Monday, June 8, 2015
The Diary of Mitch R. Singer
In the rural wastes of Kentucky
We sit around the fire, the embers smoldering, the talk simmering and dying like the coals at our feet. There are five of us including myself: an ascetic, a leprechaun, a deviant, and a bear-like creature born of booze and hate. The bear-thing speaks of apes and sexual-misdeeds while the deviant laps up his stories like a hound drinking blood. We pass around the liquor and smoke cigars made from castrati. The moon is no friend; she shines like a demon's eye, the stars her rotating companions. Everyone spits and pisses into the fire. I think that we may die.
The next afternoon, at the summit of a mountain
We climb and climb, our sweat falling from our brows as an offering to gods unknown. We shed our clothes and tear at the rock, throwing curses at each other, the weight of the alcohol taking its toll. The leprechaun is agile; he floats and weaves among the rocks, his grin taunting, his limericks pagan nonsense lined with truth. When we reach the top, we are severed, for each man must make his own descent. I empty the contents of my stomach on the way down. There are fingers swimming in the bile.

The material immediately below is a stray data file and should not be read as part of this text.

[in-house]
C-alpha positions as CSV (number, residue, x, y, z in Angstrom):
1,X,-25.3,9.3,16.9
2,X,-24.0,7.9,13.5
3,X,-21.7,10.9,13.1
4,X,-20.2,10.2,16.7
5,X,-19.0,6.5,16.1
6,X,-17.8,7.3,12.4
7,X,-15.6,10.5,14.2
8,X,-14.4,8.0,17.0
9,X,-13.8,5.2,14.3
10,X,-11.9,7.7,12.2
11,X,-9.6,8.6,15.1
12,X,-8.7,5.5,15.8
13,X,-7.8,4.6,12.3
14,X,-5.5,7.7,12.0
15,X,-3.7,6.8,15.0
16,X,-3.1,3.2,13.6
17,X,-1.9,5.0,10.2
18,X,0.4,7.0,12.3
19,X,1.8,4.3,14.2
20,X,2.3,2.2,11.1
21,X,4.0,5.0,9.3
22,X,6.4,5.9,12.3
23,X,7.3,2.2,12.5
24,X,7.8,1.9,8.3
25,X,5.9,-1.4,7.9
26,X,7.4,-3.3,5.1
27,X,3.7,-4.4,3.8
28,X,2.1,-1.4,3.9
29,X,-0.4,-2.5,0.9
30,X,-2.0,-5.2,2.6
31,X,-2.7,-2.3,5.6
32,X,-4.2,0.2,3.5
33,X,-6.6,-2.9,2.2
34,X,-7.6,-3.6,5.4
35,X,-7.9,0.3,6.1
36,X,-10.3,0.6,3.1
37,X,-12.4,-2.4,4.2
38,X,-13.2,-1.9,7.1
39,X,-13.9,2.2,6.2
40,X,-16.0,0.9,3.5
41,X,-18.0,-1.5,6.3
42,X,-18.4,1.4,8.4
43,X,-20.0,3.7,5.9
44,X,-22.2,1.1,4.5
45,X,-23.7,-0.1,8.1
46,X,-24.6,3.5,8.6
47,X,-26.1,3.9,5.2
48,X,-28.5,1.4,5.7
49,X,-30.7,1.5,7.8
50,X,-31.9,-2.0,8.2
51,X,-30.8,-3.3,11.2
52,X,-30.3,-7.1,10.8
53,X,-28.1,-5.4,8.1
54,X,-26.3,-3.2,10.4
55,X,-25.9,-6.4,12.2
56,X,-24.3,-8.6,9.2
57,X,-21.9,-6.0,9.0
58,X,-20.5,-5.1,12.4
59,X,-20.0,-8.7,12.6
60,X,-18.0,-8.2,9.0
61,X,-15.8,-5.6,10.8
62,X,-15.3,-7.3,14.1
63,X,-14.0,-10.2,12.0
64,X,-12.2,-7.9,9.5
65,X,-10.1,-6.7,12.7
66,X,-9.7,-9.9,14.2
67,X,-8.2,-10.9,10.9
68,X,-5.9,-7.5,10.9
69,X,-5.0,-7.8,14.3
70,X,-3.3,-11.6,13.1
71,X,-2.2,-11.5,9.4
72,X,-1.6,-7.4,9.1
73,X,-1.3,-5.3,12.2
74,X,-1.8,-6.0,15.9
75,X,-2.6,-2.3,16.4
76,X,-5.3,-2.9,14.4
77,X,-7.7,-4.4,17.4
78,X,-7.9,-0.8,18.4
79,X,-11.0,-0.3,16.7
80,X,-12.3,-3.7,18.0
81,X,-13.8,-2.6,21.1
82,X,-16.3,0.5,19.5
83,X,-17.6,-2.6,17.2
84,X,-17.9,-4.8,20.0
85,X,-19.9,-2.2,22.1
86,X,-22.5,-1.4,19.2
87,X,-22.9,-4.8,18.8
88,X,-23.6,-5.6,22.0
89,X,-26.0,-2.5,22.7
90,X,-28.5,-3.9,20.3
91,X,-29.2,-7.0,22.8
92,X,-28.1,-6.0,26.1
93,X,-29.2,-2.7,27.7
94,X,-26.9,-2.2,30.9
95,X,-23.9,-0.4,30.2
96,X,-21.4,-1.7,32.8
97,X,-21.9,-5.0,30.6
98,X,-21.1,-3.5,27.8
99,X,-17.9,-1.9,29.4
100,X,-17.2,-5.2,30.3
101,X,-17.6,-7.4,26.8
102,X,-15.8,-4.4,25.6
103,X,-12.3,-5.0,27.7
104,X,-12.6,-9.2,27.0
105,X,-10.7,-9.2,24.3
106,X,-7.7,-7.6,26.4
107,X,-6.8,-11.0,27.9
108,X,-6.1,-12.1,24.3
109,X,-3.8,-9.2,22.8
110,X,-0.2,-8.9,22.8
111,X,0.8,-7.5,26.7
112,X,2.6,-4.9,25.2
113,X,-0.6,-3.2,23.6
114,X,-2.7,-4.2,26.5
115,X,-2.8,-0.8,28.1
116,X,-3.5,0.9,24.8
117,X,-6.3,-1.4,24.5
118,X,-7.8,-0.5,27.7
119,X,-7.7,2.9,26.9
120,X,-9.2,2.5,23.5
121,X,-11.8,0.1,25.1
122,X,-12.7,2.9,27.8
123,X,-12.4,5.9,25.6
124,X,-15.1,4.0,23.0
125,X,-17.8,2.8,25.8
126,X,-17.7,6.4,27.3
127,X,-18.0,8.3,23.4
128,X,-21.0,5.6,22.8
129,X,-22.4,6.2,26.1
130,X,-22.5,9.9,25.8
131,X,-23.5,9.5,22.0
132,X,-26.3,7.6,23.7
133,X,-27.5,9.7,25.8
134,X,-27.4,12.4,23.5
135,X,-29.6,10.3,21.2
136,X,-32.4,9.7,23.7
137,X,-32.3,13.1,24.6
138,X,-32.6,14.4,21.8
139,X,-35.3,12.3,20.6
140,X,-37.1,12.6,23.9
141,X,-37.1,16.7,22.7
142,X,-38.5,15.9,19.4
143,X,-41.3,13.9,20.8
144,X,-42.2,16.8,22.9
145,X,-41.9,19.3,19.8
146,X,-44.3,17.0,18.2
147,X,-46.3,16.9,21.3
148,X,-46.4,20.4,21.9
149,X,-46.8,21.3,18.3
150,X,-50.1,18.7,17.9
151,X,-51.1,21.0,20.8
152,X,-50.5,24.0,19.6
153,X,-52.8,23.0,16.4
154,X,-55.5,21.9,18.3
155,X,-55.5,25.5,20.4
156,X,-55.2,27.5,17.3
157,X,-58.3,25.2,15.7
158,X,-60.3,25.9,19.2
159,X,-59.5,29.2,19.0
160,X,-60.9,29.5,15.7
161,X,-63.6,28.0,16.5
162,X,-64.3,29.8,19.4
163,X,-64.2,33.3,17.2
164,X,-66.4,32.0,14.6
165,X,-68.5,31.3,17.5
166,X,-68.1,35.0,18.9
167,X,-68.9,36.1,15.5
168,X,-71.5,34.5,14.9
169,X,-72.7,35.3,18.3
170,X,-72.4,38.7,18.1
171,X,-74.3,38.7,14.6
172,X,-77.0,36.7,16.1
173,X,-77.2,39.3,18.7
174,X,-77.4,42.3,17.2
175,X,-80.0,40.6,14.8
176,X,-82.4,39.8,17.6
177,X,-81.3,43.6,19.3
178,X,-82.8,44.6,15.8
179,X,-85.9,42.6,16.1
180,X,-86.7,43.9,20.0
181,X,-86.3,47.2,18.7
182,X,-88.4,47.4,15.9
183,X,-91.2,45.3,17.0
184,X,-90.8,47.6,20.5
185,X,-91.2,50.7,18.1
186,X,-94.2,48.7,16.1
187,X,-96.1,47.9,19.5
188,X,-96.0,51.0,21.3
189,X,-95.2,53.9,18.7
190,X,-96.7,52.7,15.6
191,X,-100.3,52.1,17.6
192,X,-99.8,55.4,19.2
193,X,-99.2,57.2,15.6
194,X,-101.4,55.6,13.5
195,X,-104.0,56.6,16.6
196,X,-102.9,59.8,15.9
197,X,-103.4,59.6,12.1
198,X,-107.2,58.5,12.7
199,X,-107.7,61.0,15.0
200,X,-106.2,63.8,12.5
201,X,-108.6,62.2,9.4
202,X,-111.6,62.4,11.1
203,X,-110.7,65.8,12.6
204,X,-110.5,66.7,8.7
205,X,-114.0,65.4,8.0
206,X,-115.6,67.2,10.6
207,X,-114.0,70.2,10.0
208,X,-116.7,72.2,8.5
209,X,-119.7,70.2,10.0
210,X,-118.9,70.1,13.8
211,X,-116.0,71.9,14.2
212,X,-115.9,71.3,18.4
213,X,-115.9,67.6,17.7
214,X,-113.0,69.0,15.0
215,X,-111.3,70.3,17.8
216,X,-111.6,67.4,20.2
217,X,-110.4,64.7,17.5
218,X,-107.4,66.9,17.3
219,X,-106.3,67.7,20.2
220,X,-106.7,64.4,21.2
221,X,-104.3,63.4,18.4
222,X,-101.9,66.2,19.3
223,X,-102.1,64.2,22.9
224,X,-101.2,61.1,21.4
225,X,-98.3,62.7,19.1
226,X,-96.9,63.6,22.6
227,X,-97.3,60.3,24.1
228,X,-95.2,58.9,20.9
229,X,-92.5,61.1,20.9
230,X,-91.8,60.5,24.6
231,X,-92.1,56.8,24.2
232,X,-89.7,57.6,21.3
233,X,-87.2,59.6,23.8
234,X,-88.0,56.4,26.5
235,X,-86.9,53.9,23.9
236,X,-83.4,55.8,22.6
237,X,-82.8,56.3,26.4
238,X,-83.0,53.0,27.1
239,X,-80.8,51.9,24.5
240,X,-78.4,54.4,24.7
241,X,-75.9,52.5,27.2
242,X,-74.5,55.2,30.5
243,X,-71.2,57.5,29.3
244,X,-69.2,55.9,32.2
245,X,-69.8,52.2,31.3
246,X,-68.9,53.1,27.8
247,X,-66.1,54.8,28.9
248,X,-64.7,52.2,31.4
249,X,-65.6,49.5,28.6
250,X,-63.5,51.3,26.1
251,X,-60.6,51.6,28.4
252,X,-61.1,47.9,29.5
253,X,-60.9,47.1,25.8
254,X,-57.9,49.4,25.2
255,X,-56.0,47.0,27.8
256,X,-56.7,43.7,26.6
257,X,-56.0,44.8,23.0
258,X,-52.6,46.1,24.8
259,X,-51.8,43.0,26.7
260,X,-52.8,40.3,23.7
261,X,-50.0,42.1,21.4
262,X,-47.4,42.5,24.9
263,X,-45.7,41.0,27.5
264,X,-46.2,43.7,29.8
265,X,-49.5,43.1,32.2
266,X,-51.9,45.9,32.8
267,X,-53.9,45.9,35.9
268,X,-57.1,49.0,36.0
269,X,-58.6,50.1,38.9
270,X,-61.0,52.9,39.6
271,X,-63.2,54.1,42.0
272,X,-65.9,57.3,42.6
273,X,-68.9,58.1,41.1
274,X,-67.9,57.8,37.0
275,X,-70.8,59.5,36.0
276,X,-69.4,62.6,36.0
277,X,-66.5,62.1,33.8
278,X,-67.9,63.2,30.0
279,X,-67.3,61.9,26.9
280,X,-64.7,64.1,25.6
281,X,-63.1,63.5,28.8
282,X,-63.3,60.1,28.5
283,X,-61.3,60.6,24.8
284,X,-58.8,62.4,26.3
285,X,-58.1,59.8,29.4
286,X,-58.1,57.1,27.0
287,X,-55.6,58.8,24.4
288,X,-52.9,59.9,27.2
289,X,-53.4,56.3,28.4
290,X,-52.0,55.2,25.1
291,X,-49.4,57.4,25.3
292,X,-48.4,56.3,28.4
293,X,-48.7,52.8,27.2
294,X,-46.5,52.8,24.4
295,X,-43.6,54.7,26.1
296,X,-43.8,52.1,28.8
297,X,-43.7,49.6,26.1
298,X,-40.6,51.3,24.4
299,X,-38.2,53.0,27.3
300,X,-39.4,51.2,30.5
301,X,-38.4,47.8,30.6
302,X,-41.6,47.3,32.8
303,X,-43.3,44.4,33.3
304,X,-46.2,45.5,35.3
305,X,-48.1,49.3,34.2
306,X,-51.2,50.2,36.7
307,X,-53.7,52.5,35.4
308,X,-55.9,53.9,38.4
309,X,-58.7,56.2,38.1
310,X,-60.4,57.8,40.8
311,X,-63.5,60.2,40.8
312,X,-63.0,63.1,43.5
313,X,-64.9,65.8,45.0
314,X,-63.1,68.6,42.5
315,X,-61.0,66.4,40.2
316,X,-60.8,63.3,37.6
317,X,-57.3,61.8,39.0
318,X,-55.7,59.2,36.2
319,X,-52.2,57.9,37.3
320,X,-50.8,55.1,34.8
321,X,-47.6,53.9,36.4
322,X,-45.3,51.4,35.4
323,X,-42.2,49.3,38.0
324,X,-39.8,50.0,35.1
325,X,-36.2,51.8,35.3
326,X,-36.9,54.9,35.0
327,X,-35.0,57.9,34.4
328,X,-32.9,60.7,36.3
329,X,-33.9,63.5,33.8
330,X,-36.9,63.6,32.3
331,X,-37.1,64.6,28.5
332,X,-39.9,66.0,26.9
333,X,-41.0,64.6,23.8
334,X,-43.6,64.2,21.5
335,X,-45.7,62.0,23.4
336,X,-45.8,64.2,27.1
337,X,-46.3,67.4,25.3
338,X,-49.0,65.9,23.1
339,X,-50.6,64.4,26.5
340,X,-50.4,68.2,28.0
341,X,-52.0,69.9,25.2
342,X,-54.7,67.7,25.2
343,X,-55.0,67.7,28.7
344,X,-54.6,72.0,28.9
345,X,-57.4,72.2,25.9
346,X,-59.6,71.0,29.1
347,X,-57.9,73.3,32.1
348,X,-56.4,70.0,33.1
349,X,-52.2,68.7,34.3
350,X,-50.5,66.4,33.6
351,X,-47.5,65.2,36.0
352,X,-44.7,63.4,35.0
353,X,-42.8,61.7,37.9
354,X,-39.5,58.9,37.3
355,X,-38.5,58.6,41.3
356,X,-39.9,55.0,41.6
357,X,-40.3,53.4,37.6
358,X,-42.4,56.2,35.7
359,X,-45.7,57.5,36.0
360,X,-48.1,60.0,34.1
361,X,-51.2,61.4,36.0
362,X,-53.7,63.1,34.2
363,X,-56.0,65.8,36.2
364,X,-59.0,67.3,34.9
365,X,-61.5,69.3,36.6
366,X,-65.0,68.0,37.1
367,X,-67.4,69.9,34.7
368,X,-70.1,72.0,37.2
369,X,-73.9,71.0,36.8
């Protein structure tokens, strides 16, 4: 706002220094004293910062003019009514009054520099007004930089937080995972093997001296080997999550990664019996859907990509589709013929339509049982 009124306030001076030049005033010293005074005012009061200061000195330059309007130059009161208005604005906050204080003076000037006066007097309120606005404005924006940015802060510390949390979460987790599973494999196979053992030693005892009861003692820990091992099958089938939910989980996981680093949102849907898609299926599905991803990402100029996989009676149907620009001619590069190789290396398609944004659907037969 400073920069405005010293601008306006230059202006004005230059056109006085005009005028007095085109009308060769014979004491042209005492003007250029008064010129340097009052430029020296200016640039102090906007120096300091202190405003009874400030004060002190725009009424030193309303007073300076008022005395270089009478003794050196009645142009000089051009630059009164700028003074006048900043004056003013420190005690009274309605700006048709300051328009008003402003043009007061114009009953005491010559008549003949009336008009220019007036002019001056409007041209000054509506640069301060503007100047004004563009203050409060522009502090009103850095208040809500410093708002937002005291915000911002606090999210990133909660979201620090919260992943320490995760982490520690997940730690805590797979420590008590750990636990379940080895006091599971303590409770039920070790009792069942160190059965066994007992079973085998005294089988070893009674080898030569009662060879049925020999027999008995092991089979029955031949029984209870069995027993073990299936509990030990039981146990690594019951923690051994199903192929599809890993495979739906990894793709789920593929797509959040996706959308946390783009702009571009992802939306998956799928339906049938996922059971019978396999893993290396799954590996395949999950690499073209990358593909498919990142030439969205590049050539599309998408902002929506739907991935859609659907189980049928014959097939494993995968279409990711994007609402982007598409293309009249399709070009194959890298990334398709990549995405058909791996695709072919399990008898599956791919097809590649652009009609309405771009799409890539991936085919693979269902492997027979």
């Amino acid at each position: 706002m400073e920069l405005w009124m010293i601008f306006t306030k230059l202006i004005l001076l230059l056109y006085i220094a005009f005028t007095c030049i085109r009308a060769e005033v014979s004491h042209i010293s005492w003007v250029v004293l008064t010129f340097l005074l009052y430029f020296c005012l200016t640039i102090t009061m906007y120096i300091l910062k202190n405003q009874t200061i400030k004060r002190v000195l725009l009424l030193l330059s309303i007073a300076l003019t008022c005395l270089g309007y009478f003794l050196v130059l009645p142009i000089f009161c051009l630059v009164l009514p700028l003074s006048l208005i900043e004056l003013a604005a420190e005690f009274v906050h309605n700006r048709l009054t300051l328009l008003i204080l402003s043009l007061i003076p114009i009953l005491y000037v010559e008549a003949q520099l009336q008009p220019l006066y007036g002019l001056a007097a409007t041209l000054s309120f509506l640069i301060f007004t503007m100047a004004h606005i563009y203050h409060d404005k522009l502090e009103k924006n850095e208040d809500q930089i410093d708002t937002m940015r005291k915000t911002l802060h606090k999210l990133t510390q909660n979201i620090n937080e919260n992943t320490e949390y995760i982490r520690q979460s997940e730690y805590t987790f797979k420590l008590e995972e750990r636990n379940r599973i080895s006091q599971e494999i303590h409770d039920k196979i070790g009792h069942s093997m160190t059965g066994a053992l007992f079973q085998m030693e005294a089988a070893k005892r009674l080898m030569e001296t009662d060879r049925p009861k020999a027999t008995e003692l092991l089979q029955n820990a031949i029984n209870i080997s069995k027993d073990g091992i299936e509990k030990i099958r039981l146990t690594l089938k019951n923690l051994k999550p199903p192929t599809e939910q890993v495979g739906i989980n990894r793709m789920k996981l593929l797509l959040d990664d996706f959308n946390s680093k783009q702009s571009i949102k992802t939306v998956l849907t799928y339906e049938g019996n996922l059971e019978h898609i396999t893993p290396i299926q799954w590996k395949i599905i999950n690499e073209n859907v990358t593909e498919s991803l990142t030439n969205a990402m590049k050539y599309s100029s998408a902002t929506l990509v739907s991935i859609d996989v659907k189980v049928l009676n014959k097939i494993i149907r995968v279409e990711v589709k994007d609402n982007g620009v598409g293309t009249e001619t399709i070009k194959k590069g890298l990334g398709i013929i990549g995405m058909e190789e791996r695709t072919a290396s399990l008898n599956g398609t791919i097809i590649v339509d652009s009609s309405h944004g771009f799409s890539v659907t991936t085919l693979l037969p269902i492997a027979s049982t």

At a cabin ringed with bones
Beside the cabin is a pit filled with slime, and it is here that we bathe ourselves, pouring the ooze on our sun-burned flesh. The smell is horrific, a pungent odor that stings the nostrils and burns the eyes. I watch the bear-thing as he makes himself a hat from the filth. He knows naught what he does; his innocence is as evil as a child's. While he bathes, he speaks again of apes. His contempt for their race is beyond measure. Eventually, he farts and passes out, his head sinking below the slime. I do nothing to help him. God will take his pound of flesh.
Later that night
We burn it down, all of it, dousing its bones with oil. Even the ascetic joins in, his howls coming from dark depths, his curses unintelligible, names of nameless things. The deviant mashes his genitals and dances with the leprechaun about the bones of the bear-thing, the flames of the cabin illuminating their steps. I step back and observe, my face haggard, the skin sloughing from my bones. Man can make nothing; he is but a destroyer. I turn and head for the hills, leaving them to their revelry.